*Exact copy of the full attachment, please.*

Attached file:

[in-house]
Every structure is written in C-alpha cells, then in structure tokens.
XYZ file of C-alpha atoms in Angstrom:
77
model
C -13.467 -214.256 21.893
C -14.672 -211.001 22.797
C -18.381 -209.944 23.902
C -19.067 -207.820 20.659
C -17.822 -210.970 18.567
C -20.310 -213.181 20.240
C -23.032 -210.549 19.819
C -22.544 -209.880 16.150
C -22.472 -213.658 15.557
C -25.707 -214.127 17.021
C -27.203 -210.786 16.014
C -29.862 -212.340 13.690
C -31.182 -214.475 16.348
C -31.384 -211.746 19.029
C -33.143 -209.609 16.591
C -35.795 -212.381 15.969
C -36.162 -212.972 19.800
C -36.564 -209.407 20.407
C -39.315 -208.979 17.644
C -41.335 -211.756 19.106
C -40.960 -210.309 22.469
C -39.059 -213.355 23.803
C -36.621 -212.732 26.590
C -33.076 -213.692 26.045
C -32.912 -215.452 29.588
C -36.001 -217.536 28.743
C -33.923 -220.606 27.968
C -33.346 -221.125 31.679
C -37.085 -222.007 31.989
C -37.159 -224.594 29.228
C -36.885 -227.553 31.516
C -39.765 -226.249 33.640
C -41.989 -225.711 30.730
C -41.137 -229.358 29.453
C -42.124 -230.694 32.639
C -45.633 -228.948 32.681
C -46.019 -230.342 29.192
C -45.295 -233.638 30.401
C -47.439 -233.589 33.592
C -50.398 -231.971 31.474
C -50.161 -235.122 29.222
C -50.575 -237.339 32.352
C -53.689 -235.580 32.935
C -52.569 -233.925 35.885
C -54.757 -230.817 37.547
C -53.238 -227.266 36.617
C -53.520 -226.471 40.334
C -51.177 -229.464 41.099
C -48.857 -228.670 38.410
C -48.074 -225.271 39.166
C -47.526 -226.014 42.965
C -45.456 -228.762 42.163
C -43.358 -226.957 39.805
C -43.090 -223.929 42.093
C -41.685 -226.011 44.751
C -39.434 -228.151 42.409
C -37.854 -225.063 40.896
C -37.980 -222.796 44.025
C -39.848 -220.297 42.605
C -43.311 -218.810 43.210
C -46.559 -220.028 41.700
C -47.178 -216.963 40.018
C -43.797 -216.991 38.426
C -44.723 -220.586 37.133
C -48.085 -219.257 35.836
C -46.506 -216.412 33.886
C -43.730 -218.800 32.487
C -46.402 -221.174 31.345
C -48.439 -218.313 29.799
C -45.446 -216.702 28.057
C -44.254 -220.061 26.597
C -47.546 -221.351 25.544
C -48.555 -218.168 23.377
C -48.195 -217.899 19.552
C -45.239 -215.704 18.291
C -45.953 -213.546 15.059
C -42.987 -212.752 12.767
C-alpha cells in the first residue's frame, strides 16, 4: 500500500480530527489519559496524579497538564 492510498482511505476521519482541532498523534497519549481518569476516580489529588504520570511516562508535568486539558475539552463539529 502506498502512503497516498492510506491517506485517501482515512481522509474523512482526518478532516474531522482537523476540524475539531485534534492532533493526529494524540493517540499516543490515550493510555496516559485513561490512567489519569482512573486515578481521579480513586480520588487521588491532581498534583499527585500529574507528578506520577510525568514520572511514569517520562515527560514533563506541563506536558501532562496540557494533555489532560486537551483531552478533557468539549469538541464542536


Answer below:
[in-house]
Every structure is written in C-alpha cells, then in structure tokens.
XYZ file of C-alpha atoms in Angstrom:
77
model
C -13.467 -214.256 21.893
C -14.672 -211.001 22.797
C -18.381 -209.944 23.902
C -19.067 -207.820 20.659
C -17.822 -210.970 18.567
C -20.310 -213.181 20.240
C -23.032 -210.549 19.819
C -22.544 -209.880 16.150
C -22.472 -213.658 15.557
C -25.707 -214.127 17.021
C -27.203 -210.786 16.014
C -29.862 -212.340 13.690
C -31.182 -214.475 16.348
C -31.384 -211.746 19.029
C -33.143 -209.609 16.591
C -35.795 -212.381 15.969
C -36.162 -212.972 19.800
C -36.564 -209.407 20.407
C -39.315 -208.979 17.644
C -41.335 -211.756 19.106
C -40.960 -210.309 22.469
C -39.059 -213.355 23.803
C -36.621 -212.732 26.590
C -33.076 -213.692 26.045
C -32.912 -215.452 29.588
C -36.001 -217.536 28.743
C -33.923 -220.606 27.968
C -33.346 -221.125 31.679
C -37.085 -222.007 31.989
C -37.159 -224.594 29.228
C -36.885 -227.553 31.516
C -39.765 -226.249 33.640
C -41.989 -225.711 30.730
C -41.137 -229.358 29.453
C -42.124 -230.694 32.639
C -45.633 -228.948 32.681
C -46.019 -230.342 29.192
C -45.295 -233.638 30.401
C -47.439 -233.589 33.592
C -50.398 -231.971 31.474
C -50.161 -235.122 29.222
C -50.575 -237.339 32.352
C -53.689 -235.580 32.935
C -52.569 -233.925 35.885
C -54.757 -230.817 37.547
C -53.238 -227.266 36.617
C -53.520 -226.471 40.334
C -51.177 -229.464 41.099
C -48.857 -228.670 38.410
C -48.074 -225.271 39.166
C -47.526 -226.014 42.965
C -45.456 -228.762 42.163
C -43.358 -226.957 39.805
C -43.090 -223.929 42.093
C -41.685 -226.011 44.751
C -39.434 -228.151 42.409
C -37.854 -225.063 40.896
C -37.980 -222.796 44.025
C -39.848 -220.297 42.605
C -43.311 -218.810 43.210
C -46.559 -220.028 41.700
C -47.178 -216.963 40.018
C -43.797 -216.991 38.426
C -44.723 -220.586 37.133
C -48.085 -219.257 35.836
C -46.506 -216.412 33.886
C -43.730 -218.800 32.487
C -46.402 -221.174 31.345
C -48.439 -218.313 29.799
C -45.446 -216.702 28.057
C -44.254 -220.061 26.597
C -47.546 -221.351 25.544
C -48.555 -218.168 23.377
C -48.195 -217.899 19.552
C -45.239 -215.704 18.291
C -45.953 -213.546 15.059
C -42.987 -212.752 12.767
C-alpha cells in the first residue's frame, strides 16, 4: 500500500480530527489519559496524579497538564 492510498482511505476521519482541532498523534497519549481518569476516580489529588504520570511516562508535568486539558475539552463539529 502506498502512503497516498492510506491517506485517501482515512481522509474523512482526518478532516474531522482537523476540524475539531485534534492532533493526529494524540493517540499516543490515550493510555496516559485513561490512567489519569482512573486515578481521579480513586480520588487521588491532581498534583499527585500529574507528578506520577510525568514520572511514569517520562515527560514533563506541563506536558501532562496540557494533555489532560486537551483531552478533557468539549469538541464542536